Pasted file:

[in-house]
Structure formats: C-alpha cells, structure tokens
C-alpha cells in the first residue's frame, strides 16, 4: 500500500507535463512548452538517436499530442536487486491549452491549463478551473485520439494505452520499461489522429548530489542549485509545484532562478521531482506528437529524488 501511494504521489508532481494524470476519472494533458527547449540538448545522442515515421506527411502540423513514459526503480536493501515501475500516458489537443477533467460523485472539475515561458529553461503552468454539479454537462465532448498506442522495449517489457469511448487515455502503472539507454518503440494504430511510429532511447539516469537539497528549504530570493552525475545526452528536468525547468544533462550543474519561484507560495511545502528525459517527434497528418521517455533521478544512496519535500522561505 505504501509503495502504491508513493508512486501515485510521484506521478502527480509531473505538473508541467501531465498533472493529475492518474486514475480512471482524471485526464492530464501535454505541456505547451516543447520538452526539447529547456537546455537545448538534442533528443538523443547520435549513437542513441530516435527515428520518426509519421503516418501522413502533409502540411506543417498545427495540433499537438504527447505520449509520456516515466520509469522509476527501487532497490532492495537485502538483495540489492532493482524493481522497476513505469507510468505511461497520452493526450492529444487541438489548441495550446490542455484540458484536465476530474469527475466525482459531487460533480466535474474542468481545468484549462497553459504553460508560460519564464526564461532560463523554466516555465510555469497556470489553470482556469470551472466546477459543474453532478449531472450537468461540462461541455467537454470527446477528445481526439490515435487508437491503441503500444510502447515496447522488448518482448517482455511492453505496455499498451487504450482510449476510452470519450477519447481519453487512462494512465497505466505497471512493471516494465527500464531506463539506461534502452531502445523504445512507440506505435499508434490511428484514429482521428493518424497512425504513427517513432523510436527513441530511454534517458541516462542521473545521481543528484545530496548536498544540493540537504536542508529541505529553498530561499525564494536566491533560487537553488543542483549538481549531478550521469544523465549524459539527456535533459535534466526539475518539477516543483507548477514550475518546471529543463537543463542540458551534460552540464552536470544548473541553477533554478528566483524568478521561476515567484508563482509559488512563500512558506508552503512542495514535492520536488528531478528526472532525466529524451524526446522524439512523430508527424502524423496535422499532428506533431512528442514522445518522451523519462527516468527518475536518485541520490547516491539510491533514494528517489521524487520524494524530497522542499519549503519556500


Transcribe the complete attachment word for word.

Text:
[in-house]
Structure formats: C-alpha cells, structure tokens
C-alpha cells in the first residue's frame, strides 16, 4: 500500500507535463512548452538517436499530442536487486491549452491549463478551473485520439494505452520499461489522429548530489542549485509545484532562478521531482506528437529524488 501511494504521489508532481494524470476519472494533458527547449540538448545522442515515421506527411502540423513514459526503480536493501515501475500516458489537443477533467460523485472539475515561458529553461503552468454539479454537462465532448498506442522495449517489457469511448487515455502503472539507454518503440494504430511510429532511447539516469537539497528549504530570493552525475545526452528536468525547468544533462550543474519561484507560495511545502528525459517527434497528418521517455533521478544512496519535500522561505 505504501509503495502504491508513493508512486501515485510521484506521478502527480509531473505538473508541467501531465498533472493529475492518474486514475480512471482524471485526464492530464501535454505541456505547451516543447520538452526539447529547456537546455537545448538534442533528443538523443547520435549513437542513441530516435527515428520518426509519421503516418501522413502533409502540411506543417498545427495540433499537438504527447505520449509520456516515466520509469522509476527501487532497490532492495537485502538483495540489492532493482524493481522497476513505469507510468505511461497520452493526450492529444487541438489548441495550446490542455484540458484536465476530474469527475466525482459531487460533480466535474474542468481545468484549462497553459504553460508560460519564464526564461532560463523554466516555465510555469497556470489553470482556469470551472466546477459543474453532478449531472450537468461540462461541455467537454470527446477528445481526439490515435487508437491503441503500444510502447515496447522488448518482448517482455511492453505496455499498451487504450482510449476510452470519450477519447481519453487512462494512465497505466505497471512493471516494465527500464531506463539506461534502452531502445523504445512507440506505435499508434490511428484514429482521428493518424497512425504513427517513432523510436527513441530511454534517458541516462542521473545521481543528484545530496548536498544540493540537504536542508529541505529553498530561499525564494536566491533560487537553488543542483549538481549531478550521469544523465549524459539527456535533459535534466526539475518539477516543483507548477514550475518546471529543463537543463542540458551534460552540464552536470544548473541553477533554478528566483524568478521561476515567484508563482509559488512563500512558506508552503512542495514535492520536488528531478528526472532525466529524451524526446522524439512523430508527424502524423496535422499532428506533431512528442514522445518522451523519462527516468527518475536518485541520490547516491539510491533514494528517489521524487520524494524530497522542499519549503519556500